The Greek American Heritage Society of Philadelphia

Home » Projects » Photo Tour 2018 » George Giordas Orchestra

George Giordas Orchestra

Photo Tour 2018

George Giordas Orchestra

George Giordas Orchestra, Philadelphia PA, 1963-1993

George Giordas serves as a role model of Greek culture and ancestry particularly as a leader in the Greek music and entertainment scene of the Delaware Valley. George was born in Philadelphia, Pennsylvania in January 1932, and raised by parents who were from Greece. George actually started playing Greek “Kalanta” at relatives’ and nearby Greek and Albanian friend’s homes as a teenager with two cousins, Strat and Anthony Marmarou. The three had started taking clarinet and saxophone lessons at Wurlitzer’s School of Music, which was where they purchased their instruments for two dollars per week, with lessons thrown in as they continued.

After being honorably discharged from the United States Army, in December 1954, where most of his military service was with the 279th US Army Band in La Rochelle, France, he became interested in forming a small Greek playing ensemble. Thus, the George Giordas Orchestra was born, which performed from 1963 through 1993. George served as the frontman of the band, providing the lead vocals and playing the bouzouki, clarinet, and saxophone. Other members included George’s cousins Frank Marmarou, who played the drums, and his brother, Anthony Marmarou, who played the bass. Additionally, Jack Zarzatian, who played the violin, Al Konieczny, who played the guitar and provided vocals, and Andrew Habrof and Jimmy Skoufalos, who played the accordion. Traditional songs and dances of Greece were the band’s main focus, but they also played popular music, for many non-Greeks hired the band to play at functions as well. The George Giordas Orchestra played at countless wedding receptions, Church feast day dinners, christenings, and other functions as well.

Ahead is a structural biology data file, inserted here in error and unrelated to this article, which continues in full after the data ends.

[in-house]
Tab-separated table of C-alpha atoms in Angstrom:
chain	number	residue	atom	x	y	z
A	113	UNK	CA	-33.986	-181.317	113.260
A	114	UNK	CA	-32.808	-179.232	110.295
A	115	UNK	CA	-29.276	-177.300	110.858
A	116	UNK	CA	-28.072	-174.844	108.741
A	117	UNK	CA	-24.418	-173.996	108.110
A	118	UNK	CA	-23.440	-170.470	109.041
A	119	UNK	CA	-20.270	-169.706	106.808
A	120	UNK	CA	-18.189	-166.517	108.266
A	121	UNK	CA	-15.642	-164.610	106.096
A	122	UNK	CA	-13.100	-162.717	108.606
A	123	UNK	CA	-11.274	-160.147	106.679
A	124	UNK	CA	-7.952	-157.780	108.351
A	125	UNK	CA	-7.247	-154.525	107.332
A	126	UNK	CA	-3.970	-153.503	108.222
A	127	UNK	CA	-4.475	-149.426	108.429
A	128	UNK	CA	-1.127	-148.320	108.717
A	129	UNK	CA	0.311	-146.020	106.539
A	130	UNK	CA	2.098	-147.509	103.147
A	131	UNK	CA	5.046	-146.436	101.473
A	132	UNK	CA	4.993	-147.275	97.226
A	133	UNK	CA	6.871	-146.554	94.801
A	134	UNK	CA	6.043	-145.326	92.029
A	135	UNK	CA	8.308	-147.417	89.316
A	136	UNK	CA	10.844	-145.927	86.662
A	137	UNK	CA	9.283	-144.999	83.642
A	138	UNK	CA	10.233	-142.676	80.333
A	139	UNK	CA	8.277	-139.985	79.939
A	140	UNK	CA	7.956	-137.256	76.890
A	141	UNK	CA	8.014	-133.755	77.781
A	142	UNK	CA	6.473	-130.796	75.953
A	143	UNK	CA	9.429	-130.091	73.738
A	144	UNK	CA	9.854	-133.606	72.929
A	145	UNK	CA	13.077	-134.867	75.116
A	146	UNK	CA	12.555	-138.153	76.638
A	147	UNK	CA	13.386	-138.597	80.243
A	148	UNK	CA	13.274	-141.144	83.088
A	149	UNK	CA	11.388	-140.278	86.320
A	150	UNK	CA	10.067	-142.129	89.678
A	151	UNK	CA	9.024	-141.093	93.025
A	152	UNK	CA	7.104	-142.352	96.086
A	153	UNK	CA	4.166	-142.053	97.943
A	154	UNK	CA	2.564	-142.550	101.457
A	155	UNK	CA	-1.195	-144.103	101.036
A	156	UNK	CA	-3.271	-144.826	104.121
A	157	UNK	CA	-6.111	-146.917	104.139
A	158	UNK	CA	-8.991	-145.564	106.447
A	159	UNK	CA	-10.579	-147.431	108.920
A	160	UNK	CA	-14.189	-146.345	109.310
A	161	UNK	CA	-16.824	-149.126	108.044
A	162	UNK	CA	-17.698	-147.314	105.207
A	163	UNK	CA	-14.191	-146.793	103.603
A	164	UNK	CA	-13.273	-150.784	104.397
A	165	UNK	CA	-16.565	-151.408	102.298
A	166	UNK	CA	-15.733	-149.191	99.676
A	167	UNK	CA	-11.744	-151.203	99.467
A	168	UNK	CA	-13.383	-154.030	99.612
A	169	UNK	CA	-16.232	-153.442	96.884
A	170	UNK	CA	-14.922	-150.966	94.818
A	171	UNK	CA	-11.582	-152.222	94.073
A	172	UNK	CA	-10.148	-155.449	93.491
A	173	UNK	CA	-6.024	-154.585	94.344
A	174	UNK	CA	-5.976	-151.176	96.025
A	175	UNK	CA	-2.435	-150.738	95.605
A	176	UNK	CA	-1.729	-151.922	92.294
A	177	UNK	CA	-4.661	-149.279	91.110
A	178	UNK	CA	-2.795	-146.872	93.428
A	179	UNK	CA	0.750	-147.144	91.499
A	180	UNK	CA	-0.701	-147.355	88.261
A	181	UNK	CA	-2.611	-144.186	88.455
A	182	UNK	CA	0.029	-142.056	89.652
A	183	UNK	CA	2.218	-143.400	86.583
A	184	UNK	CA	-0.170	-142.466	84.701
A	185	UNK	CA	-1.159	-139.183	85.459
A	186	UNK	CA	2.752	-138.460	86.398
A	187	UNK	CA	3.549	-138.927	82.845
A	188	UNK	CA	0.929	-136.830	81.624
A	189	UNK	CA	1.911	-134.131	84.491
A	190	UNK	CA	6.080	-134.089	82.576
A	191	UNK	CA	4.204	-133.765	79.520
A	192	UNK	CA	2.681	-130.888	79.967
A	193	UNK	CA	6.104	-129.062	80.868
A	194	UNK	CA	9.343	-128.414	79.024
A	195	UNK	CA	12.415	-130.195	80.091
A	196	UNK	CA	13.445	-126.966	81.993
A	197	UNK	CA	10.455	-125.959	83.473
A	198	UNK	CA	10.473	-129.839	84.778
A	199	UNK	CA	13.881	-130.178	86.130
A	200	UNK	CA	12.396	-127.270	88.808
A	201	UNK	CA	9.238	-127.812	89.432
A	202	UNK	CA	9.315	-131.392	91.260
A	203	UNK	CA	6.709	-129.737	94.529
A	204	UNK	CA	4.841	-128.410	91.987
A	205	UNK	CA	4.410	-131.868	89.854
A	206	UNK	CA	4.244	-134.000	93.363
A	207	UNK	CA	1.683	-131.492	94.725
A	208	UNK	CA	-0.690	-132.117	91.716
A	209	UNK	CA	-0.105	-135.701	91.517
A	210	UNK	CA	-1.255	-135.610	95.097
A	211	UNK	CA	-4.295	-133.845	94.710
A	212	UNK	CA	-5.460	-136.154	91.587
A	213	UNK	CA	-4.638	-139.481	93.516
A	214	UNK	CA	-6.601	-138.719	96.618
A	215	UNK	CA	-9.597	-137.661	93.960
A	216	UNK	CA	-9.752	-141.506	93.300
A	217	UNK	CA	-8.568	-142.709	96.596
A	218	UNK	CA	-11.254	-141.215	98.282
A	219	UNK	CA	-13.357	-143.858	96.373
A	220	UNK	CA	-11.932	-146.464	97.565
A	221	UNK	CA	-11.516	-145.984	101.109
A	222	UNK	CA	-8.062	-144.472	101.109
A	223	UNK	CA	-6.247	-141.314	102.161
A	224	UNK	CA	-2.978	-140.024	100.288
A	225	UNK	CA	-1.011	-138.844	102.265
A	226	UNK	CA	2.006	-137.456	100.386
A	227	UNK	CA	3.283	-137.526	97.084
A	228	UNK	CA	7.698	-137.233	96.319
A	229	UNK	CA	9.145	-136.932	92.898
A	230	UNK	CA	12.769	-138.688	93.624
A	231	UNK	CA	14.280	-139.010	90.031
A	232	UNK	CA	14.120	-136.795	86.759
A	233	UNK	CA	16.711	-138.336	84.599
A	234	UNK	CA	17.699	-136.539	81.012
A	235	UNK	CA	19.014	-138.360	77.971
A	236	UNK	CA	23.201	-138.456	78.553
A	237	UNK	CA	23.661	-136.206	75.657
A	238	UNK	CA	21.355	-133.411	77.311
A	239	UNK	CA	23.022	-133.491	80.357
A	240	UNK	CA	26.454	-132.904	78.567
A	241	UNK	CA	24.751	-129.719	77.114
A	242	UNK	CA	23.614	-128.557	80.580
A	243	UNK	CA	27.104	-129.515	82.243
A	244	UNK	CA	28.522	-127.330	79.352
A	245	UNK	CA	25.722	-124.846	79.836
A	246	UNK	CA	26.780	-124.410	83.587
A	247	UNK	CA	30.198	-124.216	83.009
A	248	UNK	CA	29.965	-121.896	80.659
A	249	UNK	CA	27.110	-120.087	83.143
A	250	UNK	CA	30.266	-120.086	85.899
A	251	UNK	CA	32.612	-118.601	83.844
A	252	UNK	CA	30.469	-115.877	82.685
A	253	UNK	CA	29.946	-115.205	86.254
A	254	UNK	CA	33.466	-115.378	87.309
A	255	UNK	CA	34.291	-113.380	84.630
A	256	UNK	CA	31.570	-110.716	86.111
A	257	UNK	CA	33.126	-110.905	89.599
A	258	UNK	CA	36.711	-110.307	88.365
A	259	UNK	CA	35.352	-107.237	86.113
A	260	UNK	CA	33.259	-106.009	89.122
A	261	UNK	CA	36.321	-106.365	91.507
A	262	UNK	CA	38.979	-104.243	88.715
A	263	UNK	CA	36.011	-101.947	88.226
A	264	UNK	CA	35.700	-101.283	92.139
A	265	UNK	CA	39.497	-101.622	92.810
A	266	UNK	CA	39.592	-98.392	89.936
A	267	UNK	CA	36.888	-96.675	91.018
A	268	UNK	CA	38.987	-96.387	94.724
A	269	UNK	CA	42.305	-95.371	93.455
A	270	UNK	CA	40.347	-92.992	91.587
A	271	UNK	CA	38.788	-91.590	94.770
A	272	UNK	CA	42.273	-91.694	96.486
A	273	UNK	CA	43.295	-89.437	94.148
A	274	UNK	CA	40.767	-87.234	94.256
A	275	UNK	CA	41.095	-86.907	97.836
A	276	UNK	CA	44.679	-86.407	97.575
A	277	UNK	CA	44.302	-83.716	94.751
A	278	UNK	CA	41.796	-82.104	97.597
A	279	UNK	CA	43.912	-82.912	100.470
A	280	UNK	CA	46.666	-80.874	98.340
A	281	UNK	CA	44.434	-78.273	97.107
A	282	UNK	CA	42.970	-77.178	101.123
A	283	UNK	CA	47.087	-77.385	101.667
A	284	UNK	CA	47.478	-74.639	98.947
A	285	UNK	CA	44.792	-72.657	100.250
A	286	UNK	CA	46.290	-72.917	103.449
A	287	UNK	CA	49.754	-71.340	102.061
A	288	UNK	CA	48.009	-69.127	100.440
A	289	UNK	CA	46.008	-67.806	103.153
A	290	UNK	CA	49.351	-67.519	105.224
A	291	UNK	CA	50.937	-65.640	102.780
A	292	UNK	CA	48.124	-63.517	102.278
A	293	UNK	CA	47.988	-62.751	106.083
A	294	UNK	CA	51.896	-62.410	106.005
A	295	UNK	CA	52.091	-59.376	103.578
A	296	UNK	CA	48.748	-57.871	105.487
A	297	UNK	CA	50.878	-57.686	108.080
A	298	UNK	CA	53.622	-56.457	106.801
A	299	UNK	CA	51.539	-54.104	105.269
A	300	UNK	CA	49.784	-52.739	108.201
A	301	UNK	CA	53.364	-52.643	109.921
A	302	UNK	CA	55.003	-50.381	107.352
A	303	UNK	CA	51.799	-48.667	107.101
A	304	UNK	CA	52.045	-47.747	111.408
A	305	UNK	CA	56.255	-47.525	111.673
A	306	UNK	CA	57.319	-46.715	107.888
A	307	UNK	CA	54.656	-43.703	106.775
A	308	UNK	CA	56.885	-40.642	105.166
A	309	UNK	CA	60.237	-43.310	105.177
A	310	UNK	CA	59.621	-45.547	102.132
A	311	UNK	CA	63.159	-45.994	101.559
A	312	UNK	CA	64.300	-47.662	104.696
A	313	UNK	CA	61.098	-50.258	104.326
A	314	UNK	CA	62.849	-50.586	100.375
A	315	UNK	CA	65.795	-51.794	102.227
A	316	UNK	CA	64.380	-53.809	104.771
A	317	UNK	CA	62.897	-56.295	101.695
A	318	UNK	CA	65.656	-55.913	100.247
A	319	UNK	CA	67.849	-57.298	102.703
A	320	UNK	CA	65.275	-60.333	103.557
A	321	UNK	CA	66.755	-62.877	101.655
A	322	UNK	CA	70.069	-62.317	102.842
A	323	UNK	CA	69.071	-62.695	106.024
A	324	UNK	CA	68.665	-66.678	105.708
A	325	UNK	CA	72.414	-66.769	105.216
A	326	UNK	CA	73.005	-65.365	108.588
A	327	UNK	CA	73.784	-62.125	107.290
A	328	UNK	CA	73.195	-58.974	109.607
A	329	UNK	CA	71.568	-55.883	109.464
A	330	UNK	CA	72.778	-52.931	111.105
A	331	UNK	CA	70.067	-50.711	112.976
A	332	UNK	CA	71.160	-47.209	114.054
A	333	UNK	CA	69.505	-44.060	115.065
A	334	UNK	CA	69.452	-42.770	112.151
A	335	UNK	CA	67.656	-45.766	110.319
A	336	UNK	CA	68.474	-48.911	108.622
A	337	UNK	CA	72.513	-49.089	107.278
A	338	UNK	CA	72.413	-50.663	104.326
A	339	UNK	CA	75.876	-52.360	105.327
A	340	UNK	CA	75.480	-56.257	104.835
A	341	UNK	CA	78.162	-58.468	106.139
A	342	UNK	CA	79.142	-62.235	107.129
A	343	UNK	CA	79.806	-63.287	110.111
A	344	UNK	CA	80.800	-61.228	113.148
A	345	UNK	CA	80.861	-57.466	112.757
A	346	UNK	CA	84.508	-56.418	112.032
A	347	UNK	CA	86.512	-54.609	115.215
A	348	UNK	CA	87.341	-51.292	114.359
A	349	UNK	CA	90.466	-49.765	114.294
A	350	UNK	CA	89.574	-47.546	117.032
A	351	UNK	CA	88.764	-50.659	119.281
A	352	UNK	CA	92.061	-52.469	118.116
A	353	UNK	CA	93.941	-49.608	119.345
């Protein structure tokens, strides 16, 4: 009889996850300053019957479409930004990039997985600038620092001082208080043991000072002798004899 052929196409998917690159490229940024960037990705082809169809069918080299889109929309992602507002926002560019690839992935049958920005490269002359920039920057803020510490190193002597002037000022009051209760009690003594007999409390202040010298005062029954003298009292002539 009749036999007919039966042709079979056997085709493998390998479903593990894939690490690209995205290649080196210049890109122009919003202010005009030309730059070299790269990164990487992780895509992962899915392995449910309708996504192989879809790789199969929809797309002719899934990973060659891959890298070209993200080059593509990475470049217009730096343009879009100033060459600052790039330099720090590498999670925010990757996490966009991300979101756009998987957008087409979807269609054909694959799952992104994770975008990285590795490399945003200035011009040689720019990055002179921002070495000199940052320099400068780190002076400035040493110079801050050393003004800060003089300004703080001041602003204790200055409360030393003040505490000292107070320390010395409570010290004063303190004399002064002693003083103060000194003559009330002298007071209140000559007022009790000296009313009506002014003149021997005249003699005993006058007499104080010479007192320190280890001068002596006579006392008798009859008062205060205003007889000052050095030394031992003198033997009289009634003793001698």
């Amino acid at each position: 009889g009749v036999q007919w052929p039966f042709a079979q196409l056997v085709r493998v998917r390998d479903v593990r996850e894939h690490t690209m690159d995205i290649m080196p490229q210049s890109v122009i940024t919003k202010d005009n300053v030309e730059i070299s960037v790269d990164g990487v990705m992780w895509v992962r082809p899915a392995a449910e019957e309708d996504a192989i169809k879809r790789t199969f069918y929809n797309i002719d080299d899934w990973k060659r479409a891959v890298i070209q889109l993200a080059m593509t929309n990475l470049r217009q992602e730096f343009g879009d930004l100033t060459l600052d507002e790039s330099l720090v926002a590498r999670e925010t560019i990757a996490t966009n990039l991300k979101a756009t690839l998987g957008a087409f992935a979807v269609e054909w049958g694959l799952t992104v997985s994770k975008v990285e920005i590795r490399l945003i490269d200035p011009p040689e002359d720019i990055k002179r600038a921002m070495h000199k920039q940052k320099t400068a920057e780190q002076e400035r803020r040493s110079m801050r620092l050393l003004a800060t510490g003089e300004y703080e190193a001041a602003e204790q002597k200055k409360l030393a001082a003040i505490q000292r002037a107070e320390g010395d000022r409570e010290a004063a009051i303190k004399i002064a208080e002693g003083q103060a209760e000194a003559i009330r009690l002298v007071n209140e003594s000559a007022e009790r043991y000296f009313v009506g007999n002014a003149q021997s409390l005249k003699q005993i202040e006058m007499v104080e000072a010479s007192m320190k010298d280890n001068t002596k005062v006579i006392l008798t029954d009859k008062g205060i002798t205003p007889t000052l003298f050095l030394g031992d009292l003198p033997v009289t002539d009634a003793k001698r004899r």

The March 25th Greek Independence dances at the Sheraton at 17th and JFK Blvd., in Philadelphia were particularly memorable. Year after year, over 2,000 people would attend this great celebration with both local entertainment, including the George Giordas Orchestra, as well as entertainment directly from Greece.

Aside from these celebrations, the orchestra also played at the Academy of Music in Downtown Philadelphia on occasions for Greek charitable benefit affairs. One thing is for sure — these stories serve as a testament to the unifying nature of celebration through music and dance as expressed through the Greek culture.

It is because of Greek American artists like George Giordas that people have been able to live out their culture through song and dance and unleash that marvelous force that is known among Greeks as kefi.